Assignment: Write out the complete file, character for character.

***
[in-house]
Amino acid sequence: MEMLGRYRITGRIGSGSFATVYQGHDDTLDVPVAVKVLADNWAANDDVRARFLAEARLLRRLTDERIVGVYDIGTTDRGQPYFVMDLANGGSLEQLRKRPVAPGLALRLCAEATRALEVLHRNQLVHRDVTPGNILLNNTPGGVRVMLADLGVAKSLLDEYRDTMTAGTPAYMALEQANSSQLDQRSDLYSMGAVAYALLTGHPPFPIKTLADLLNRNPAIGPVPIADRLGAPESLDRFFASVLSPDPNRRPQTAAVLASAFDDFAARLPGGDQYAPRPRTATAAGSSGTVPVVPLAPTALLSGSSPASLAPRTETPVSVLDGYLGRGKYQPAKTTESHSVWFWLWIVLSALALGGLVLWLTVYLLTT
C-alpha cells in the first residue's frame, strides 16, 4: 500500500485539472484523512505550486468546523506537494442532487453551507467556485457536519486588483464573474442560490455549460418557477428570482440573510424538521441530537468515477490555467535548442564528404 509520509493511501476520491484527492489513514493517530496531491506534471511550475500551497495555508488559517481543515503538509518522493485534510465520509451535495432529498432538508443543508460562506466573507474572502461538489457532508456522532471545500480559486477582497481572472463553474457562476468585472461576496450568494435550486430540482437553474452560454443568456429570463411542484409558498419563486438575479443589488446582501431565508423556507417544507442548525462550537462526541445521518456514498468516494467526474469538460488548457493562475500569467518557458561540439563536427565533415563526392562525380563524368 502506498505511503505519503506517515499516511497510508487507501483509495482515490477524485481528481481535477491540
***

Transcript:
[in-house]
Amino acid sequence: MEMLGRYRITGRIGSGSFATVYQGHDDTLDVPVAVKVLADNWAANDDVRARFLAEARLLRRLTDERIVGVYDIGTTDRGQPYFVMDLANGGSLEQLRKRPVAPGLALRLCAEATRALEVLHRNQLVHRDVTPGNILLNNTPGGVRVMLADLGVAKSLLDEYRDTMTAGTPAYMALEQANSSQLDQRSDLYSMGAVAYALLTGHPPFPIKTLADLLNRNPAIGPVPIADRLGAPESLDRFFASVLSPDPNRRPQTAAVLASAFDDFAARLPGGDQYAPRPRTATAAGSSGTVPVVPLAPTALLSGSSPASLAPRTETPVSVLDGYLGRGKYQPAKTTESHSVWFWLWIVLSALALGGLVLWLTVYLLTT
C-alpha cells in the first residue's frame, strides 16, 4: 500500500485539472484523512505550486468546523506537494442532487453551507467556485457536519486588483464573474442560490455549460418557477428570482440573510424538521441530537468515477490555467535548442564528404 509520509493511501476520491484527492489513514493517530496531491506534471511550475500551497495555508488559517481543515503538509518522493485534510465520509451535495432529498432538508443543508460562506466573507474572502461538489457532508456522532471545500480559486477582497481572472463553474457562476468585472461576496450568494435550486430540482437553474452560454443568456429570463411542484409558498419563486438575479443589488446582501431565508423556507417544507442548525462550537462526541445521518456514498468516494467526474469538460488548457493562475500569467518557458561540439563536427565533415563526392562525380563524368 502506498505511503505519503506517515499516511497510508487507501483509495482515490477524485481528481481535477491540